Un Certain Regard

Eight of the seventeen films selected for the Un Certain Regard program dedicated to emerging talents are first features. Adèle Exarchopoulos, Romain Duris, and Paul Kircher star in the opening night film, Thomas Cailley’s Le règne animal, which depicts a world in which humans have begun to mutate into other species.

Cate Blanchett produces and stars as a nun in The New Boy, the latest feature from Australian Indigenous filmmaker Warwick Thornton. Life at a remote monastery in the 1940s is thrown off balance by the unexpected arrival of a nine-year-old Aboriginal orphan.

Ten years after winning the Camera d’Or for the best debut feature at the festival with Ilo Ilo, Anthony Chen is bringing his first Mainland Chinese feature, The Breaking Ice. Zhou Dongyu, Liu Haoran, and Qu Chuxiao star as three friends who grow closer over the course of a few short winter days.

In The Delinquents, written and directed by Argentinian filmmaker Rodrigo Moreno, two bank clerks decide to break out of their routine. “Morán dreams up a risky plan to achieve that sense of liberation, even when it implies committing a crime,” Moreno told Cineuropa’s Davide Abbatescianni way back in 2020. “Román is his accessory. The plan comes off successfully. These two men embody a collective fantasy—namely, to break free from the rigors and obligations of one’s working life.”

Mohamed Kordofani will be the first Sudanese filmmaker invited to Cannes. In Goodbye Julia, a woman has covered up a murder and, wracked by guilt, takes the victim’s widow and son into her home. Asmae El Moudir’s search for her true family history in her documentary The Mother of All Lies becomes an investigation into the 1981 Bread Riots in Morocco. Chilean filmmaker Felipe Gálvez, too, explores the dark history of his own country with The Settlers, a fictional feature which revisits the massacre of the Indigenous Onas in the Tierra del Fuego archipelago.

Monia Chokri, who has appeared in films by Denys Arcand and Xavier Dolan, won the Jury Coup de Coeur when her 2019 film A Brother’s Love premiered in Un Certain Regard. In The Nature of Love, a forty-year-old philosophy professor falls for a handyman. Molly Manning Walker’s How to Have Sex follows three young British women determined to lose their virginity in Mallorca.

Belgian rapper Baloji shot Augure in the Democratic Republic of the Congo. Fifteen years after his mother cast him out because she believed he was a sorcerer, a man and his future wife return to the city of Lubumbashi. Mongolian director Zoljargal Purevdash tells the story of a teenager determined to enter a science competition and win a scholarship in If Only I Could Hibernate.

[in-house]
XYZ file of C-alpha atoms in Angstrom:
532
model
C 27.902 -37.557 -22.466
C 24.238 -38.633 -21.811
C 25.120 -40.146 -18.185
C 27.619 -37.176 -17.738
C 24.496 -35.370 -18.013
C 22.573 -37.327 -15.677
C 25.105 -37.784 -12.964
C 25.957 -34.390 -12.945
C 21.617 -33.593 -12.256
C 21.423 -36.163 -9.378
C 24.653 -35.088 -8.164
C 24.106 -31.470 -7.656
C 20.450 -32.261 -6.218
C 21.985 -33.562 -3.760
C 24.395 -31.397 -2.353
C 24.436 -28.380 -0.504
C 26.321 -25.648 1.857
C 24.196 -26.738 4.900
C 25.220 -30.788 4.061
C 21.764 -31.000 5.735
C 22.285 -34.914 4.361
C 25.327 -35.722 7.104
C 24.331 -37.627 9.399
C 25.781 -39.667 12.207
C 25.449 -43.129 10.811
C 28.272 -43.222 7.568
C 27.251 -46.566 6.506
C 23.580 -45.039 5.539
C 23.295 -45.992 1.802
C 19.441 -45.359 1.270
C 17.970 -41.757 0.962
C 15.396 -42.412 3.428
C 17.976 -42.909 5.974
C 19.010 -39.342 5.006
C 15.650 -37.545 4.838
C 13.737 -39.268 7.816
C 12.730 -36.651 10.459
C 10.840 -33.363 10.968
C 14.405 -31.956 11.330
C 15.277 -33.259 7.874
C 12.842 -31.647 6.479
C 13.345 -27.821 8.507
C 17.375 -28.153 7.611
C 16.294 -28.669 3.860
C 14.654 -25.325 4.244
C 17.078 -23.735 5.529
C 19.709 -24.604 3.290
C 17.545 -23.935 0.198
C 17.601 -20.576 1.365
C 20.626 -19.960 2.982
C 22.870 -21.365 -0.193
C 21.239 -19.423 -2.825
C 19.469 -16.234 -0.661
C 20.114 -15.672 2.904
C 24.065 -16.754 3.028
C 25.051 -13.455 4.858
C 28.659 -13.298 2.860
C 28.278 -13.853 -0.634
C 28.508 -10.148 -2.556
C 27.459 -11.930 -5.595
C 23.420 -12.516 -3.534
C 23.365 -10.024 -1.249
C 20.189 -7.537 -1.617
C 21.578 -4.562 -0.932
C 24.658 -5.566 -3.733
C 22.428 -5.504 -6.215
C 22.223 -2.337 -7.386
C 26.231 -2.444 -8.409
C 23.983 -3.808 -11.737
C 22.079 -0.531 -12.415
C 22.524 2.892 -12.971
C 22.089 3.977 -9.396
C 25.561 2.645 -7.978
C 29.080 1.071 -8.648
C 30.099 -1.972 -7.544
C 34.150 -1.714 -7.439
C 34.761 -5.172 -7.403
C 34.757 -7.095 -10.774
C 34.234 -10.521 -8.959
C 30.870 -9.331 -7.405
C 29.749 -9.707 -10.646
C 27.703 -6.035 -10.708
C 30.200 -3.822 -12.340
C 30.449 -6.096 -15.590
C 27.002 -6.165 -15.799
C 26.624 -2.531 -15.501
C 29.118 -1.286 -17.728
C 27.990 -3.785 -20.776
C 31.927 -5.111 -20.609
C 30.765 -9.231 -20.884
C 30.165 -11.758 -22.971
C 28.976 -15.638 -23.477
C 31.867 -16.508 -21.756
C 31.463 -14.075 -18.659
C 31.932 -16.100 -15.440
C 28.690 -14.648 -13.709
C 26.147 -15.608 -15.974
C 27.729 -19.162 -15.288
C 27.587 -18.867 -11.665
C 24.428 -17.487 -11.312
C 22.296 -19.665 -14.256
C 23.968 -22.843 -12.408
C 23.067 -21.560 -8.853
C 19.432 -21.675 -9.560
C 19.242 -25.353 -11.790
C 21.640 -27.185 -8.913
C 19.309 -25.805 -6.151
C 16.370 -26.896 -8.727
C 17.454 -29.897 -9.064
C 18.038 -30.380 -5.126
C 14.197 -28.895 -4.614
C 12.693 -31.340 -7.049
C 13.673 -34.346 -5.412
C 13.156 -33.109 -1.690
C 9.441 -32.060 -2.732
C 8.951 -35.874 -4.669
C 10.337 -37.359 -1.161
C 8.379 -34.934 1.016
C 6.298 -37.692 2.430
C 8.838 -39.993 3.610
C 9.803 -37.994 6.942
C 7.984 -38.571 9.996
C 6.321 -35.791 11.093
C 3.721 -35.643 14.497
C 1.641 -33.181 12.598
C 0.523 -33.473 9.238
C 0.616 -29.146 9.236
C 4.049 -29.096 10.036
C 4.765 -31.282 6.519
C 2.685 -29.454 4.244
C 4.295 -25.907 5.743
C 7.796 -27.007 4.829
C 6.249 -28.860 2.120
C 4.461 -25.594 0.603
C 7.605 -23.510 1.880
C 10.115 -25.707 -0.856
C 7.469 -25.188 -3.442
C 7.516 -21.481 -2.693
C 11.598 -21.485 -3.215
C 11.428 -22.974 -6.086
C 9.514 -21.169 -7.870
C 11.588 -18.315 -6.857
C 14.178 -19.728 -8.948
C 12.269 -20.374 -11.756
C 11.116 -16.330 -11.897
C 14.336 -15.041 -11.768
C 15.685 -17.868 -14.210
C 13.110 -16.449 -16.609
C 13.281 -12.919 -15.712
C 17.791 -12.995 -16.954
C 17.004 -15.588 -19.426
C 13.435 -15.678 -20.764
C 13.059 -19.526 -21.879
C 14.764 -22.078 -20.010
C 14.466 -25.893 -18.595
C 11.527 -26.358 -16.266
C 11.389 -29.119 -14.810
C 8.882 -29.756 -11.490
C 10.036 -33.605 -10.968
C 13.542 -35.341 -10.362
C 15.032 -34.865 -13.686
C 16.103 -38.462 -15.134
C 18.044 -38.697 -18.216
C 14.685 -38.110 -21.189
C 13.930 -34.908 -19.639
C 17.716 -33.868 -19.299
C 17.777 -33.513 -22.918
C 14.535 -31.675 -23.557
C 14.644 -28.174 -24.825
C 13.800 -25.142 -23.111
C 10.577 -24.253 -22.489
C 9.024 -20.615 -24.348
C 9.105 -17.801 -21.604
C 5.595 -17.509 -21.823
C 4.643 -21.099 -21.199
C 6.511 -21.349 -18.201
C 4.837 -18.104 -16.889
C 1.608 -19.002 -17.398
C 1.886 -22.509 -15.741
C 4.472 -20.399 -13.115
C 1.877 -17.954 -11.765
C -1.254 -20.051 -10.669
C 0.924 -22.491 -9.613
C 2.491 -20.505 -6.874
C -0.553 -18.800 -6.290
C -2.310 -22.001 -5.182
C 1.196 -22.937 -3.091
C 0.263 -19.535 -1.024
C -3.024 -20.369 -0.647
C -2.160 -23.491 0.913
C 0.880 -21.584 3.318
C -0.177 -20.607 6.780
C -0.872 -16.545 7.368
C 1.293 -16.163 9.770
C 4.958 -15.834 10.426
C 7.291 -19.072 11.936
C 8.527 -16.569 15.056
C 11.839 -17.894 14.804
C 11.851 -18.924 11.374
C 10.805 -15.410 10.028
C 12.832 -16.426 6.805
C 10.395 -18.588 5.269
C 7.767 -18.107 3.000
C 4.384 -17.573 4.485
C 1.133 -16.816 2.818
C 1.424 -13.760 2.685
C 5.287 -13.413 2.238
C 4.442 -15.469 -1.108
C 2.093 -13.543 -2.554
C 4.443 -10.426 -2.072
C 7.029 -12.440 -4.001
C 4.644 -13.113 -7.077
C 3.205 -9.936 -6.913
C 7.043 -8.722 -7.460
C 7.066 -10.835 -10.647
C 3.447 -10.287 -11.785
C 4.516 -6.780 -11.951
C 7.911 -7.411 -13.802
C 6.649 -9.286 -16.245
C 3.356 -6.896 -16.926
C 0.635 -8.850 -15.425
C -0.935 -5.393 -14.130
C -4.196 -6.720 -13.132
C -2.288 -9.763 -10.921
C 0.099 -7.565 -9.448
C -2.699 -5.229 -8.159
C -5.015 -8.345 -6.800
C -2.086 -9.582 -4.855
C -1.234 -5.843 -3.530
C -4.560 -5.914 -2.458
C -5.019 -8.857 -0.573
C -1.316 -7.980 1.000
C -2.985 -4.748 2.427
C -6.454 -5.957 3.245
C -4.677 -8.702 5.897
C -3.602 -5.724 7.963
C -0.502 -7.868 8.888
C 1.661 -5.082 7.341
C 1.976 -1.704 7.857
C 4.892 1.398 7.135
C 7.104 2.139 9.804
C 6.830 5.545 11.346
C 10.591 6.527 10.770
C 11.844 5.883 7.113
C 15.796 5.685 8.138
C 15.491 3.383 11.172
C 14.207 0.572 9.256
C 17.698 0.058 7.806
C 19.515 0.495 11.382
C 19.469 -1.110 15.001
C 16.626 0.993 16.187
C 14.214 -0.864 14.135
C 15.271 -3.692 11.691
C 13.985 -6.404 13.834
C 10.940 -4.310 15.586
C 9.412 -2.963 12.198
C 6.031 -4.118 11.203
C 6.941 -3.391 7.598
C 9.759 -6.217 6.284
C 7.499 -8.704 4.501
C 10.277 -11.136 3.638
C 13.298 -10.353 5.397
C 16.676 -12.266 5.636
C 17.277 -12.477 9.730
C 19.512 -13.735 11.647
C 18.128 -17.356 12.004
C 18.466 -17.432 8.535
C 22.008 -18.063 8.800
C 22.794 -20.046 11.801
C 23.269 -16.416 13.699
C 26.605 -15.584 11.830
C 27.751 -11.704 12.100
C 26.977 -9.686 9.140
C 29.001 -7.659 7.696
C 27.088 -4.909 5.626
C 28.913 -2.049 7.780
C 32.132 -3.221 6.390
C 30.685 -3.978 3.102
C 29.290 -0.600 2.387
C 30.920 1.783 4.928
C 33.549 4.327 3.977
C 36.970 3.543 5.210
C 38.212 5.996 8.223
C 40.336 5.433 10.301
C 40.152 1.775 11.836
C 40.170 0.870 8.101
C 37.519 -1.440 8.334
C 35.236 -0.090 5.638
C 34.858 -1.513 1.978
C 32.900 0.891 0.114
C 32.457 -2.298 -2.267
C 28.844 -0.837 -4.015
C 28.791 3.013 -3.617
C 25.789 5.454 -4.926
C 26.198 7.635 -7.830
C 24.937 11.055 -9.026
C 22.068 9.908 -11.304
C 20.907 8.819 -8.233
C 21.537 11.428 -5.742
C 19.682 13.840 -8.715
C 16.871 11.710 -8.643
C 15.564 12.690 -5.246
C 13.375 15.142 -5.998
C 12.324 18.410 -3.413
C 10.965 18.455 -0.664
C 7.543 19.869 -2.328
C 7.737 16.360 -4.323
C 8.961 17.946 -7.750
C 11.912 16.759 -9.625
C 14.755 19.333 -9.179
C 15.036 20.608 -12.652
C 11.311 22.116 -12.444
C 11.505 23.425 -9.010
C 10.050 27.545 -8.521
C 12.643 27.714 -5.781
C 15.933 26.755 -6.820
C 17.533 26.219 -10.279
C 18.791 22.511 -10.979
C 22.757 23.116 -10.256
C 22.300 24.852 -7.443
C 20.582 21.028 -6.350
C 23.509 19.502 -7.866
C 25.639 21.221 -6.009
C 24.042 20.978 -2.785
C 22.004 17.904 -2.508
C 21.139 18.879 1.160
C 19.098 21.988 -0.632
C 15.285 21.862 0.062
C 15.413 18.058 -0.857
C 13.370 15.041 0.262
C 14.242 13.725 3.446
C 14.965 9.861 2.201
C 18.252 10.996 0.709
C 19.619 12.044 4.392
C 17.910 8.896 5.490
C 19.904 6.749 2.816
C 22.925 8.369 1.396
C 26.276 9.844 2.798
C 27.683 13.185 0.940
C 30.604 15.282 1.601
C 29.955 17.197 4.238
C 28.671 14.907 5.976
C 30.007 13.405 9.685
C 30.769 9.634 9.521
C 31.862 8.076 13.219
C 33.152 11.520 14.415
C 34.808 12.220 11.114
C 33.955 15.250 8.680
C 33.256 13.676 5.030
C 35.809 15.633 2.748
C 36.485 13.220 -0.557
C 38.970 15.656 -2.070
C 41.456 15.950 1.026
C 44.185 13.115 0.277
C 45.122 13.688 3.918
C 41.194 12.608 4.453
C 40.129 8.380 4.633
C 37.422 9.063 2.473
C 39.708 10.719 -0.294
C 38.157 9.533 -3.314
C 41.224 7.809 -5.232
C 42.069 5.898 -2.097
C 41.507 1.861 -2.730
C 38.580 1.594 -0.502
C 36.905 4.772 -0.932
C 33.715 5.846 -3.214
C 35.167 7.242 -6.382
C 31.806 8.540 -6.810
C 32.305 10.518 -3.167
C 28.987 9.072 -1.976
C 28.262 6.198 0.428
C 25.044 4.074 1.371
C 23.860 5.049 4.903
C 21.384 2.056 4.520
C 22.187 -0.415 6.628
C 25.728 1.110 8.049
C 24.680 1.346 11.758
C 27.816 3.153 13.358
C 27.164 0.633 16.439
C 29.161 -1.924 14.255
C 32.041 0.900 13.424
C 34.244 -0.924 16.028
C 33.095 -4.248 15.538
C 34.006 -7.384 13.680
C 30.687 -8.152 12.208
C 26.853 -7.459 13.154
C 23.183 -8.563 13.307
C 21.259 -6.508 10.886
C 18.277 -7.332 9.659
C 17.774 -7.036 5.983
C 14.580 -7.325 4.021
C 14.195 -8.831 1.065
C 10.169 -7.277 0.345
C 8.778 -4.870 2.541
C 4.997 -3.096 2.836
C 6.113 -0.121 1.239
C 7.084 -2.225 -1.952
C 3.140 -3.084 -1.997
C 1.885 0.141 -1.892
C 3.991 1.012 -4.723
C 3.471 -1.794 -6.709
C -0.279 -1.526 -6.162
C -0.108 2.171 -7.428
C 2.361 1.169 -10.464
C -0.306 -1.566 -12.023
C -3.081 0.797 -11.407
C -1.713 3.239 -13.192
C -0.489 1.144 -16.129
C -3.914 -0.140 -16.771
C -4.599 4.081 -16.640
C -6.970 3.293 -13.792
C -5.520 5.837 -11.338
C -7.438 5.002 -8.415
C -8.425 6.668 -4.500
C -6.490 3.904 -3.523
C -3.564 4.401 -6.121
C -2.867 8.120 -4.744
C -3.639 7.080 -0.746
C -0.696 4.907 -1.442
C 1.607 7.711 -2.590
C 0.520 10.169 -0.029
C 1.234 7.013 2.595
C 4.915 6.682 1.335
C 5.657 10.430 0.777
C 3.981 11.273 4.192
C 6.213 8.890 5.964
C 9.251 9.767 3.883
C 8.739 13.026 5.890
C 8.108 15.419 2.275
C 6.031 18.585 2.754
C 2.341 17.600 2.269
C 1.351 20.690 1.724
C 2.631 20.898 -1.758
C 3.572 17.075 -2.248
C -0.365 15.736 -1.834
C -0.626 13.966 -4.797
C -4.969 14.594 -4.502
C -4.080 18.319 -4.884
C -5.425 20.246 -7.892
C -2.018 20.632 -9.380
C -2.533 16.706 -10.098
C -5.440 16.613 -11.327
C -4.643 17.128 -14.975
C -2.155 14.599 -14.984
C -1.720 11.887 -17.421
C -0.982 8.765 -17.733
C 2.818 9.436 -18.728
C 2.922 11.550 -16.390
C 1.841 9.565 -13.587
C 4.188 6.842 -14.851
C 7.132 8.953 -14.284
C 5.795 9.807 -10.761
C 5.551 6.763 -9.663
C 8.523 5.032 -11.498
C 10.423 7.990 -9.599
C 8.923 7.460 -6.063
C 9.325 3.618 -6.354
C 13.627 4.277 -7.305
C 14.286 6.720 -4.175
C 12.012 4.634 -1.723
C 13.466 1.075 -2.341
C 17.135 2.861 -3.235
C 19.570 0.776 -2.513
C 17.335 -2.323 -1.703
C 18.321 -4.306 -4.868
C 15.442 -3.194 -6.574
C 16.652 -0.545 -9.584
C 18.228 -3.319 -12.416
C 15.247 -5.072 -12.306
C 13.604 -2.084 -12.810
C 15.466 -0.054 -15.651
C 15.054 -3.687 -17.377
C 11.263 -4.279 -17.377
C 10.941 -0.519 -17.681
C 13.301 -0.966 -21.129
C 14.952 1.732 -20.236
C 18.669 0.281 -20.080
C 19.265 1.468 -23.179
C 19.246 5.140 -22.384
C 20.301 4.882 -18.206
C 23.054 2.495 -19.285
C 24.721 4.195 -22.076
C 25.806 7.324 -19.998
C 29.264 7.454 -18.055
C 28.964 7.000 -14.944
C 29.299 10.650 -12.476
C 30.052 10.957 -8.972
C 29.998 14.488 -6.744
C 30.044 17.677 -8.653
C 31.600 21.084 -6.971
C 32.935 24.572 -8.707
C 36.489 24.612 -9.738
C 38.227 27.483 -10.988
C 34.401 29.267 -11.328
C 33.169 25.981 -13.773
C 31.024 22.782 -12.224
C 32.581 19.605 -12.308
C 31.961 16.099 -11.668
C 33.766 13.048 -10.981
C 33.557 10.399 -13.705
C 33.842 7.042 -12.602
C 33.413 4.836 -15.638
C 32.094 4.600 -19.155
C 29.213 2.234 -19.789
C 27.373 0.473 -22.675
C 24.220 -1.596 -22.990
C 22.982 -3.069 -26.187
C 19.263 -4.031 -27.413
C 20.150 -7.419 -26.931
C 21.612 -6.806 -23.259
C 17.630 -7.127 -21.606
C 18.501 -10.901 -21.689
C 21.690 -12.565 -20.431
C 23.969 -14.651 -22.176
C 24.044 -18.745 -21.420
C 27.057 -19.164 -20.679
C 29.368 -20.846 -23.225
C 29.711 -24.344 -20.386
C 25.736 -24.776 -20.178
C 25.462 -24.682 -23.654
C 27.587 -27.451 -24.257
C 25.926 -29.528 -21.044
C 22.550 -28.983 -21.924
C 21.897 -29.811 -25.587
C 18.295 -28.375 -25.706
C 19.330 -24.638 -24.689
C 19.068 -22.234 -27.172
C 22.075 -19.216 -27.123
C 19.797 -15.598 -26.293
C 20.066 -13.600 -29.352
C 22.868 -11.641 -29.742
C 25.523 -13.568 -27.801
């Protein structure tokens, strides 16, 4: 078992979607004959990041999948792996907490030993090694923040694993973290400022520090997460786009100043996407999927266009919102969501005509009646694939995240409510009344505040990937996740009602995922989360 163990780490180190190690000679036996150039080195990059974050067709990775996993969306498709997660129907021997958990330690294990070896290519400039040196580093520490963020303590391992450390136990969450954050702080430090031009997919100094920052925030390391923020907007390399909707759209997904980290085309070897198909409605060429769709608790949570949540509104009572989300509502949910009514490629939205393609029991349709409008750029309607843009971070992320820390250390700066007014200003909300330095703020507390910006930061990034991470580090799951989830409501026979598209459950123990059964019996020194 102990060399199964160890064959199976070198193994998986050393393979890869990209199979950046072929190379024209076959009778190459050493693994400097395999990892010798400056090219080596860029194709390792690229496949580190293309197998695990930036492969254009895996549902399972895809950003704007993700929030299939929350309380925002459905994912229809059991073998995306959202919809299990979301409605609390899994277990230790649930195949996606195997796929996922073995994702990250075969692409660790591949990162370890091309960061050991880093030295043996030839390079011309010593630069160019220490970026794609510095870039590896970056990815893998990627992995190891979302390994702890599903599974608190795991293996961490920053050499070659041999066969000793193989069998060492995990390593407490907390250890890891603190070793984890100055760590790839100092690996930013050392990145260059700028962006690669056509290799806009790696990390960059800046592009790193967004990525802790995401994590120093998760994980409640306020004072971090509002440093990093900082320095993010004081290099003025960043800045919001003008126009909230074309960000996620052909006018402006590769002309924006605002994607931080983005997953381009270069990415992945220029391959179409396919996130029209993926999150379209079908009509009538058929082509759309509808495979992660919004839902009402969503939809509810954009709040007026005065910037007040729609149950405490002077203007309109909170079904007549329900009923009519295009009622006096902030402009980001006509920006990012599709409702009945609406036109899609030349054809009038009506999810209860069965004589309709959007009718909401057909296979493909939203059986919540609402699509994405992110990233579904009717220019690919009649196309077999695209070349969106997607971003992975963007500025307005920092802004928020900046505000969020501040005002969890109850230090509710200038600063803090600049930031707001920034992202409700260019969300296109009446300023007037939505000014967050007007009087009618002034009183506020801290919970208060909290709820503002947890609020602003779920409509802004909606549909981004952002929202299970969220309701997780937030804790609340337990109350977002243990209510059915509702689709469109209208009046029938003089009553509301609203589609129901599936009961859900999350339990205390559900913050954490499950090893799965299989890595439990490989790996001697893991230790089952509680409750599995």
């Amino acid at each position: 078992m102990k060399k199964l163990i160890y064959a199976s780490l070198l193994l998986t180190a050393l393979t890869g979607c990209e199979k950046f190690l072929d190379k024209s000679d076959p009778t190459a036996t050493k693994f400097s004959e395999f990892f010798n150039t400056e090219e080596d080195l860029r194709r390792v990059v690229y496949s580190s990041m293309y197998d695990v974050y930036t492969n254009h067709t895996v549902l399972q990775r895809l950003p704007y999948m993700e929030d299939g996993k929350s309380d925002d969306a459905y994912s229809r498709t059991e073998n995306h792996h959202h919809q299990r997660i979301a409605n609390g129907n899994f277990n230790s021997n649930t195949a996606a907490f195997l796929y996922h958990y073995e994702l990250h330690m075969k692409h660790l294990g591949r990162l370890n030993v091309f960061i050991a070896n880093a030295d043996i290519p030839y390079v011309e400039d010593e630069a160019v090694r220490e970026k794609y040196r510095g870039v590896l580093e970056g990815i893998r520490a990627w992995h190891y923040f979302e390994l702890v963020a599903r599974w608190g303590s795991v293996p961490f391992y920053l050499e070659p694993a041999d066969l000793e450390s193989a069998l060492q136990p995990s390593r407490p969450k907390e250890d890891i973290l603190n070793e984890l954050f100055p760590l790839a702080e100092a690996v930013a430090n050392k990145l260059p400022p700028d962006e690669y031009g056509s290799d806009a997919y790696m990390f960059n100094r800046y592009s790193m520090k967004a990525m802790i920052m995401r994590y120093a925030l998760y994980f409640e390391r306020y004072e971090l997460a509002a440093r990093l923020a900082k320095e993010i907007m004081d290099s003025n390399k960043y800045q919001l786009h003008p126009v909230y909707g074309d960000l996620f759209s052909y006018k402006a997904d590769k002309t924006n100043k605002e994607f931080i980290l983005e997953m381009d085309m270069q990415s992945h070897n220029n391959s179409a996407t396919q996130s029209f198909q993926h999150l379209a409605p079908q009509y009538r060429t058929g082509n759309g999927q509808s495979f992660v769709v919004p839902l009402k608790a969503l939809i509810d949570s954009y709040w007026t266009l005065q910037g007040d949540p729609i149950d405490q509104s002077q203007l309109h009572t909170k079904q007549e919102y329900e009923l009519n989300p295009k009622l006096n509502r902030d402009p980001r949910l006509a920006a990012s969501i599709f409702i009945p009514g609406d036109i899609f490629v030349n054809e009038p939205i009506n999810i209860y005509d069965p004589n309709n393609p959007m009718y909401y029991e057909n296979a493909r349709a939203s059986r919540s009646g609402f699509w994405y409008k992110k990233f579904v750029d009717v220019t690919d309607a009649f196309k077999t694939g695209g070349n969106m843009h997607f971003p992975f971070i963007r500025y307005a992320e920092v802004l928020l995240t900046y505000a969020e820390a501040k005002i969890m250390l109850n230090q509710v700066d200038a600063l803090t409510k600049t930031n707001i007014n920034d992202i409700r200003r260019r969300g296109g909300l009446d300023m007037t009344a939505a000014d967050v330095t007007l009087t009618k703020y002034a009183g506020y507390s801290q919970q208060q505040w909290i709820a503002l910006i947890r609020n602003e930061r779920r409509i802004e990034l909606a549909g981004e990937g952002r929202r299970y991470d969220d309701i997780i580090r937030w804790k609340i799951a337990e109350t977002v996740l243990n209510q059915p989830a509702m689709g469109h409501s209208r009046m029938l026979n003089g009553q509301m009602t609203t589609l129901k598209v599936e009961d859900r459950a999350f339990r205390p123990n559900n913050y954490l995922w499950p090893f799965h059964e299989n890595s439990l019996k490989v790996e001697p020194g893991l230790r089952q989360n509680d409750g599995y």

Out of Competition

Frémaux emphasized that he very much wanted to premiere Killers of the Flower Moon in the Competition, but he hinted that Martin Scorsese didn’t feel it would be quite ready in time. Based on David Grann’s best-selling history of the investigation into the murders of members of the Osage Nation in Oklahoma during the 1920s, the film stars Leonardo DiCaprio, Robert De Niro, Jesse Plemons, and Lily Gladstone.

Cobweb, the latest feature from Kim Jee-woon (The Good, the Bad, the Weird), stars Song Kang Ho as a film director determined to reshoot the ending of a movie shot in the 1970s. Also premiering out of competition are James Mangold’s Indiana Jones and the Dial of Destiny and The Idol, a series created by The Weeknd, directed by Sam Levinson, and starring Lily-Rose Depp.

Cannes Premiere and Special Screenings

Close Your Eyes, the first feature directed by Víctor Erice (The Spirit of the Beehive) since 1992’s The Quince Tree Sun, is one of four films selected for Cannes Premiere, the program launched in 2021 to siphon off some of what was then a post-pandemic glut of newly completed films. In Close Your Eyes, a television show reopens the case of the strange disappearance of an actor during the shooting of a film in the 1990s.

Neck, rumored to be the last feature from Takeshi Kitano, is based on the multitalented director’s 2019 novel about the assassination of a warlord in 1582. The other two films in the program are Katell Quillévéré’s Le temps d’aimer, which centers on the relationship between a hotel waitress and a wealthy student, and Martin Provost’s Bonnard, Pierre et Marthe, another love story, this one between the soon-to-be-famous painter and his model.

Special Screenings will include Occupied City, Steve McQueen’s study of Amsterdam during the Second World War, and Pictures of Ghosts, Kleber Mendonça Filho’s guide to the cinema palaces of Recife, the Brazilian city where he was born and raised. The three Midnight Screenings will be Kennedy, the latest feature from prolific director, producer, and actor Anurag Kashyap and the only Indian film in this year’s Official Selection; Elias Belkeddar’s gangster comedy, Omar la Fraise; and Just Philippot’s Acid, in which estranged family members are forced to band together in order to survive a catastrophic event.